Protestant education

The history nineteenth century education is known for the profound changes in its government organization ; and these changes affected the influence it had. Fundamental laws went into effect and new teaching methods were implemented, many of which had been thought over in the eighteenth century. Protestants were involved in those changes as they had their own specific requirements with regards to education.

An education system for Protestants

  • Bazaar in favour of the Société de l'Instruction Primaire © Société Évangélique de Genève

The Protestants wished to create Protestant schools with the help of various Biblical organizations in order to give every Protestant the opportunity of having a personal relationship with the Scriptures. The Secretary of the Society for the Promotion of primary education among French Protestants (SEIPF), founded in 1829, wrote in 1830 thatall Protestants must have the opportunity to read the Gospel, meditate and judge by themselves the sublime truth and the divine teachings that it contains” (chaque protestant puisse lui-même lire l’Evangile, méditer et juger par lui-même les sublimes vérités et les divins enseignements qu’il renferme) ; but this effort “breaks itself today against the boundless ignorance of a large section of the population” (se briser aujourd’hui contre l’ignorance absolue d’une grande partie de notre population – J.-Cl. Vinard, les écoles primaires protestantes en France de 1815 à1885, Montpellier, 2000).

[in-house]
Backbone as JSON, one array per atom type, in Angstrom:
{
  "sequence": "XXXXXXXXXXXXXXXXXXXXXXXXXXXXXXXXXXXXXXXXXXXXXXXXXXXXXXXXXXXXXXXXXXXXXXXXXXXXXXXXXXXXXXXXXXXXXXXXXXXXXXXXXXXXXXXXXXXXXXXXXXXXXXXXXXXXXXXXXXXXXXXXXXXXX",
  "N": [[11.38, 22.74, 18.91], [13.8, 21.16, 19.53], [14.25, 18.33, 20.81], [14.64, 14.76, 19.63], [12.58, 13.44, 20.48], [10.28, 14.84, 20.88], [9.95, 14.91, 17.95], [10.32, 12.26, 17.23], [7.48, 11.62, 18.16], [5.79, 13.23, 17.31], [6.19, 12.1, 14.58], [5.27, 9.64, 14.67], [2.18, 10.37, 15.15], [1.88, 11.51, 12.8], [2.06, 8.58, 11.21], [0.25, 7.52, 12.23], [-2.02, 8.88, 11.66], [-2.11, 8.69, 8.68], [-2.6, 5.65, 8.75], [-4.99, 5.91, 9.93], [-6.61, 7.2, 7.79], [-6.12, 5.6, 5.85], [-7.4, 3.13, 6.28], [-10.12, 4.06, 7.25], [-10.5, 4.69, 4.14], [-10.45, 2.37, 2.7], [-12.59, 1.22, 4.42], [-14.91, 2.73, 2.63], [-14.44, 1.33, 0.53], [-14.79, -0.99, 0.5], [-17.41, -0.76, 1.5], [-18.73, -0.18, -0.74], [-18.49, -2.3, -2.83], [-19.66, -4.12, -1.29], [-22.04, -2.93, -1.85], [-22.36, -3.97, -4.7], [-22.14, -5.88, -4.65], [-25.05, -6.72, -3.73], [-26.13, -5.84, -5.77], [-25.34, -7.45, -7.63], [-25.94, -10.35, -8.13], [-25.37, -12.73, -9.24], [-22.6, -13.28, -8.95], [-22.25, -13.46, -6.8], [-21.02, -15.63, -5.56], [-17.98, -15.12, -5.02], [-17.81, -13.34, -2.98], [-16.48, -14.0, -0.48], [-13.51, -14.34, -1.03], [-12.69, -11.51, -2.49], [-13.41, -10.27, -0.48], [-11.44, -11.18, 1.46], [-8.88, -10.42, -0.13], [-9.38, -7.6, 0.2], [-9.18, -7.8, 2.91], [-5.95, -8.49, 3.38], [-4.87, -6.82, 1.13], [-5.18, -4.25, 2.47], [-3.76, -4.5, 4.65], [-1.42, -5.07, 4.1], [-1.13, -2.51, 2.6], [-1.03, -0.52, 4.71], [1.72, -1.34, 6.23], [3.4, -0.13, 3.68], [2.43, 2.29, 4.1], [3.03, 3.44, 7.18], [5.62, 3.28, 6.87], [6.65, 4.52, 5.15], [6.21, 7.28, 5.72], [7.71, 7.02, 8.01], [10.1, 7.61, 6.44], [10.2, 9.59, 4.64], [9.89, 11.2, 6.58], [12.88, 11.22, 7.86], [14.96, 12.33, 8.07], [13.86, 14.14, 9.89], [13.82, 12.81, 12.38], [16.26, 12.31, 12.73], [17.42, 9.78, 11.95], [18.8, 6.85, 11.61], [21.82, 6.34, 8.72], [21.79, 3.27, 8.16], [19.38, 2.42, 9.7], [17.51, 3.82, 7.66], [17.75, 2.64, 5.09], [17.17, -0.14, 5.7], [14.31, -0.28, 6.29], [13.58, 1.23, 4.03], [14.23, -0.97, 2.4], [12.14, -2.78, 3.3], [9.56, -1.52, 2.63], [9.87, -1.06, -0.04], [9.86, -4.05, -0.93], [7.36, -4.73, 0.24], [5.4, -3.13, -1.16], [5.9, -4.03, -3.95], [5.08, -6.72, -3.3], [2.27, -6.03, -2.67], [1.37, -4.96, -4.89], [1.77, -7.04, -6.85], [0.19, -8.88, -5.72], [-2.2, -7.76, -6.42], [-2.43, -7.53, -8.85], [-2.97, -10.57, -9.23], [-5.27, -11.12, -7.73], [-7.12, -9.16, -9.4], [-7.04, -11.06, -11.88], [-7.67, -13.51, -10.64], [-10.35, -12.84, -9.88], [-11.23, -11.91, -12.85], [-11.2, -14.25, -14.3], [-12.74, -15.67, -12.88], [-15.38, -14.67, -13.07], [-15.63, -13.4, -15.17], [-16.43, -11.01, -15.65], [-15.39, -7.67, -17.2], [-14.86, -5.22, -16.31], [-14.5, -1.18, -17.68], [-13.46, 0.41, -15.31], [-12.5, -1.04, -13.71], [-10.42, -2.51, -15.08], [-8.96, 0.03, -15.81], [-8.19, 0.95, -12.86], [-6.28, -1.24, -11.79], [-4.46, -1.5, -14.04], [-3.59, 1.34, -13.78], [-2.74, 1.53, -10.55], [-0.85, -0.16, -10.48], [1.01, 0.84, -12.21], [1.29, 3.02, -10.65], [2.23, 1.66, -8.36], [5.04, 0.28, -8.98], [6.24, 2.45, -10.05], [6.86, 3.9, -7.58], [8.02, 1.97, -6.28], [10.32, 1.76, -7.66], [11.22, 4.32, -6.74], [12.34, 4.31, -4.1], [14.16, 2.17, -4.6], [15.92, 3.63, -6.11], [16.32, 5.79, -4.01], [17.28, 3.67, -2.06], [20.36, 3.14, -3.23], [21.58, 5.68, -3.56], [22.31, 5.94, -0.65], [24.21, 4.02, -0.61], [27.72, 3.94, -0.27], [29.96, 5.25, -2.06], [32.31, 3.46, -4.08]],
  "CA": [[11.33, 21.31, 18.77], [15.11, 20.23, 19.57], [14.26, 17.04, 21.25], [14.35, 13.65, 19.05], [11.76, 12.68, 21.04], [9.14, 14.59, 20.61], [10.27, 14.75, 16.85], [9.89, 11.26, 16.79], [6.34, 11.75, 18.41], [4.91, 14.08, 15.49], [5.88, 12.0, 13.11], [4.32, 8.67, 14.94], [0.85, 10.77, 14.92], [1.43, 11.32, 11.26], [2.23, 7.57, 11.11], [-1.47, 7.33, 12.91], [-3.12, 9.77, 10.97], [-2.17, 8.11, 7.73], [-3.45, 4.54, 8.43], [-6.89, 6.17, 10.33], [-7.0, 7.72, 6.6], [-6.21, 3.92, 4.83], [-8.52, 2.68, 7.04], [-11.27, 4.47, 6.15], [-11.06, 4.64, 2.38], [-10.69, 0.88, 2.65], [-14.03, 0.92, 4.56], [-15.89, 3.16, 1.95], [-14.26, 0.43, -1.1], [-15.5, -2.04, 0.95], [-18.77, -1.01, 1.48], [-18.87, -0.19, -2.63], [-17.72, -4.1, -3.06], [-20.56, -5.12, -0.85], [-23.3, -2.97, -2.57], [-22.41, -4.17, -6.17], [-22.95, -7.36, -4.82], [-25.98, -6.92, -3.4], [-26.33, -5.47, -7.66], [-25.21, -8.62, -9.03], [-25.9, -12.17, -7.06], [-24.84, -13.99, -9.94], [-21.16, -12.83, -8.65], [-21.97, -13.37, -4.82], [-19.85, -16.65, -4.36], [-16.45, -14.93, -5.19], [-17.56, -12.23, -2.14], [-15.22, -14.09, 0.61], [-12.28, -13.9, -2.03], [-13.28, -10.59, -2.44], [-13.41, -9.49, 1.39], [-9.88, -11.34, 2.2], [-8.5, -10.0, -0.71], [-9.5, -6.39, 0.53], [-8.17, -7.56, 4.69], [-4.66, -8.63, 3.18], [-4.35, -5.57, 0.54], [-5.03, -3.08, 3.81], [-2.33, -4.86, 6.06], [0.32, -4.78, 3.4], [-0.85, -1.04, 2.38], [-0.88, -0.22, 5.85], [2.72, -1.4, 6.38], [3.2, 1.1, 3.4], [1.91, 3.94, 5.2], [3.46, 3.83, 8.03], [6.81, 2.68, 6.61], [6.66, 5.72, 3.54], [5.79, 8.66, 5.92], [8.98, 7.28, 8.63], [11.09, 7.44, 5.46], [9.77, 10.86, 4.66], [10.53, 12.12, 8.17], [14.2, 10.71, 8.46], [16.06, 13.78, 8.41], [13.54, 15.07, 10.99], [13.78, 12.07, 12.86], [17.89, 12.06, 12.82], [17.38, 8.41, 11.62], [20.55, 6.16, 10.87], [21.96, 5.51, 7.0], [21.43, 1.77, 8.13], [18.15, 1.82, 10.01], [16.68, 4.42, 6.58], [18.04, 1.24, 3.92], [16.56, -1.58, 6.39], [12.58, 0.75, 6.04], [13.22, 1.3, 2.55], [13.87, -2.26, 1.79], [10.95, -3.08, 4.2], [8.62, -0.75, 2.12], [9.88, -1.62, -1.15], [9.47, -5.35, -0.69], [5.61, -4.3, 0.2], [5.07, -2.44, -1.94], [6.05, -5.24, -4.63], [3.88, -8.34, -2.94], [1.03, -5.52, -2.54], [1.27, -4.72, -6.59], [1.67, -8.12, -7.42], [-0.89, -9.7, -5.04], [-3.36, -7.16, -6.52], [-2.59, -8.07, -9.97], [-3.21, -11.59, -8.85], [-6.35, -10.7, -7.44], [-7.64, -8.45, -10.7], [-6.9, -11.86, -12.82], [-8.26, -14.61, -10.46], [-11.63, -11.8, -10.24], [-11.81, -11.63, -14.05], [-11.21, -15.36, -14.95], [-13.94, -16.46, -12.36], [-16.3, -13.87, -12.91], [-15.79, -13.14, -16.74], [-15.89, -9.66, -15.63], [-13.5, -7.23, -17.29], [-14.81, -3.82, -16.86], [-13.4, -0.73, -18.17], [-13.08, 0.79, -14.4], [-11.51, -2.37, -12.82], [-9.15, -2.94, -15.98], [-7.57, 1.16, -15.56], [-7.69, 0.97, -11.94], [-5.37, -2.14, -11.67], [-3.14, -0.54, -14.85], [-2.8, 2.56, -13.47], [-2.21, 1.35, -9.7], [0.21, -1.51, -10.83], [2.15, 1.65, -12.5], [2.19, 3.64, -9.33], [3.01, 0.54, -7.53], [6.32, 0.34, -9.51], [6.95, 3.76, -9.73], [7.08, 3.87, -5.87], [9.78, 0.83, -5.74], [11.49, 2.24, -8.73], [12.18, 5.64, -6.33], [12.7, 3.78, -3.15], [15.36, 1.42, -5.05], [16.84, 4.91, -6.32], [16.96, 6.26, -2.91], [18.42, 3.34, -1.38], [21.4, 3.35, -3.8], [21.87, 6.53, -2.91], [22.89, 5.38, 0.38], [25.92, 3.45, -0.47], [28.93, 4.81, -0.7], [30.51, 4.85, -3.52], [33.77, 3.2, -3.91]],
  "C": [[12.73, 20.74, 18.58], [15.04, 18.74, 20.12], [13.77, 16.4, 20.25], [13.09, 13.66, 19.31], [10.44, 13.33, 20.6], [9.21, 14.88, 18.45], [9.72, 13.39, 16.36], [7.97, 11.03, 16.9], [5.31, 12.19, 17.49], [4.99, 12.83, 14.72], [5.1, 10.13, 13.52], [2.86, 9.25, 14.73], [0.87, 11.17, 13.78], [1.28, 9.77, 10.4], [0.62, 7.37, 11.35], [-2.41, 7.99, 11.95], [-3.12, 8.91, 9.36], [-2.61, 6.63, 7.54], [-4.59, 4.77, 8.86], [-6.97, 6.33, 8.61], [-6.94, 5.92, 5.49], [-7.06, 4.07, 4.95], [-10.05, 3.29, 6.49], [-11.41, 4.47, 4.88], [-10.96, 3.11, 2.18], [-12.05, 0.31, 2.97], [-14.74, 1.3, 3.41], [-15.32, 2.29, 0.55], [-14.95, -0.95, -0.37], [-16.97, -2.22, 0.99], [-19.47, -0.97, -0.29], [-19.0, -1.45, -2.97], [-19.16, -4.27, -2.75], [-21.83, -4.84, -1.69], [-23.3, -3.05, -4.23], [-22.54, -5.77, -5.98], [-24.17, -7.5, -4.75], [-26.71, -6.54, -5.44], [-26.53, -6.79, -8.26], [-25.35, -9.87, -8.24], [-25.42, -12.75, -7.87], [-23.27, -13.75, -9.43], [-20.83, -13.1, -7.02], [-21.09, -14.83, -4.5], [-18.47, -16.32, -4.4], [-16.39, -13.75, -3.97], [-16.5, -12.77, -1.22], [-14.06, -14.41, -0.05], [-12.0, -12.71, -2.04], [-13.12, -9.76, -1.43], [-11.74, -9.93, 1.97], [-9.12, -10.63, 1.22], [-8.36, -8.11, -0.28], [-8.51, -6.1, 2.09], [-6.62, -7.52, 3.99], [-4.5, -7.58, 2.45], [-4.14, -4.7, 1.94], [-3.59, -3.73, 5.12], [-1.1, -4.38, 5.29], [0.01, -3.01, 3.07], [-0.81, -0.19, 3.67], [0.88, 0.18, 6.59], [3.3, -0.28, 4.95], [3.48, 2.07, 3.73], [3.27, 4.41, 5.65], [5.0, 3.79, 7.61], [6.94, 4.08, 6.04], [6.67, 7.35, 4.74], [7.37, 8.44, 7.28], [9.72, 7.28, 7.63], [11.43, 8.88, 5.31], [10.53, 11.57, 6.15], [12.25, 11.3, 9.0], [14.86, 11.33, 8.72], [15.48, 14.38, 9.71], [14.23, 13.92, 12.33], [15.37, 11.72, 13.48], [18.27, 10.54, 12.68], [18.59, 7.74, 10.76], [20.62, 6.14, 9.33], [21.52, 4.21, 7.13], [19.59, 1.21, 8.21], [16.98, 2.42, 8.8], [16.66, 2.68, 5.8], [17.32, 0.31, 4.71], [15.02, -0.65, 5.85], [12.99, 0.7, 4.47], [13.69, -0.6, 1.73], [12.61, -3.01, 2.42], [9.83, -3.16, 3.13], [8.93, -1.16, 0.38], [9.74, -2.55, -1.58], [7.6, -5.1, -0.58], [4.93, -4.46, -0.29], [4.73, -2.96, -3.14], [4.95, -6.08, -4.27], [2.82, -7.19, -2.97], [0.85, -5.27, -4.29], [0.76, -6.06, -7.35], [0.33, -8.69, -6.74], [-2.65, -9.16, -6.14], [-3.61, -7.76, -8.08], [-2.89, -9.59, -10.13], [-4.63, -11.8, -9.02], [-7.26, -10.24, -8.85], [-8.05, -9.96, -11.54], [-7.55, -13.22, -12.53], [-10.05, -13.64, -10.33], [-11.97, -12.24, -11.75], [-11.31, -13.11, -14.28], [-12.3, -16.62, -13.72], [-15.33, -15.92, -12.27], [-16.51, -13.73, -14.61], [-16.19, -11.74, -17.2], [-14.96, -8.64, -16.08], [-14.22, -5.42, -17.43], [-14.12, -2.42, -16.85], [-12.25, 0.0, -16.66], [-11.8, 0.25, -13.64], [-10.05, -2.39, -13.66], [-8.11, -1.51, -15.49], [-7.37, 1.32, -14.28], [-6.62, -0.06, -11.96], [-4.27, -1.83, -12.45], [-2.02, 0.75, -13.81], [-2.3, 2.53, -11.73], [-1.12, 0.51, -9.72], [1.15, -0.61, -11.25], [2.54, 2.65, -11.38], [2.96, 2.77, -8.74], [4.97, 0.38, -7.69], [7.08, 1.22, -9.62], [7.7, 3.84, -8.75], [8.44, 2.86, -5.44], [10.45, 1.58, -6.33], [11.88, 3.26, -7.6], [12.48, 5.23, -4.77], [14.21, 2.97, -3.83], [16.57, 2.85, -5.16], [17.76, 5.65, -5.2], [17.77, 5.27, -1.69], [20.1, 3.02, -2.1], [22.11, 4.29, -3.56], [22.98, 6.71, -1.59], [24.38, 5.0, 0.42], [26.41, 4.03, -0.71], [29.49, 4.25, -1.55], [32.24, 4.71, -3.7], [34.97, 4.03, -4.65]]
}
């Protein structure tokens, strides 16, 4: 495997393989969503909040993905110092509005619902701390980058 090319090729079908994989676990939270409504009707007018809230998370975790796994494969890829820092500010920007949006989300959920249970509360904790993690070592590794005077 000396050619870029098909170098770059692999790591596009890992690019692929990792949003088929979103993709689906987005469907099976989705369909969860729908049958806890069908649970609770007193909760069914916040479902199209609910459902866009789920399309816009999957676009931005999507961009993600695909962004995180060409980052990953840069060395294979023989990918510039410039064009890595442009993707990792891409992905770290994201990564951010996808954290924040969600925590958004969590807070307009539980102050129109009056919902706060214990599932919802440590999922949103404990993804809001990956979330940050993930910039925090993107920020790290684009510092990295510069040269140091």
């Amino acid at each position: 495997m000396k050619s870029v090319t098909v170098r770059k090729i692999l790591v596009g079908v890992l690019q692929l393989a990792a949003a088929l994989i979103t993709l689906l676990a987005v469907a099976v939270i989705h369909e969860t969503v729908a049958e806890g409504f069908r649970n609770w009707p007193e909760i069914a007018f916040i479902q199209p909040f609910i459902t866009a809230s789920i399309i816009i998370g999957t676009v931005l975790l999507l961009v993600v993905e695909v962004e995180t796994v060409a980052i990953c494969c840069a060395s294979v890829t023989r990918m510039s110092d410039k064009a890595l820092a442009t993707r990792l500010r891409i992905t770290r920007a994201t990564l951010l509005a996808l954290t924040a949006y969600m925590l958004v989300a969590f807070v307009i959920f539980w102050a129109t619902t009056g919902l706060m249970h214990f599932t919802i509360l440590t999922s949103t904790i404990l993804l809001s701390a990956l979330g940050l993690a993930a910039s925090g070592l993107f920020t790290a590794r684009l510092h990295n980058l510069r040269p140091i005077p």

School education policies

  • Ferdinand Buisson (1841-1932) © S.H.P.F.

Below is a reminder of the successive legal steps taken concerning education throughout the nineteenth century and that form the background of the action taken by Protestants.

The June 28, 1833 Act, initiated by Guizot, is an essential stage in this evolution. This act makes it obligatory for local governmental organizations to create three types of schools : a primary school in each town, an “advanced” primary school (EPS) in each county or in each town of over 6,000 inhabitants, and a teachers-training school in each “department”. The act acknowledges the free right to teach since anybody with the appropriate degree has the right to open a primary school, but all schools, whether public or private, remained under the control of town or administrative district surveillance committees. In the next few years, a body of school supervisors was created, the original “infant schools”(forerunners of today’s kindergarten schools) as well as courses for adults, which had become more and more popular, were formally organized and – last of all – girls’ primary schools could be opened. However, primary education was neither secular, nor compulsory, nor free until the 1848 Revolution when these principles were proclaimed. The Falloux Act, dating back to 1850, established the freedom of secondary education, suppressed the “Advanced” primary schools and increased the teaching prerogatives of the Church.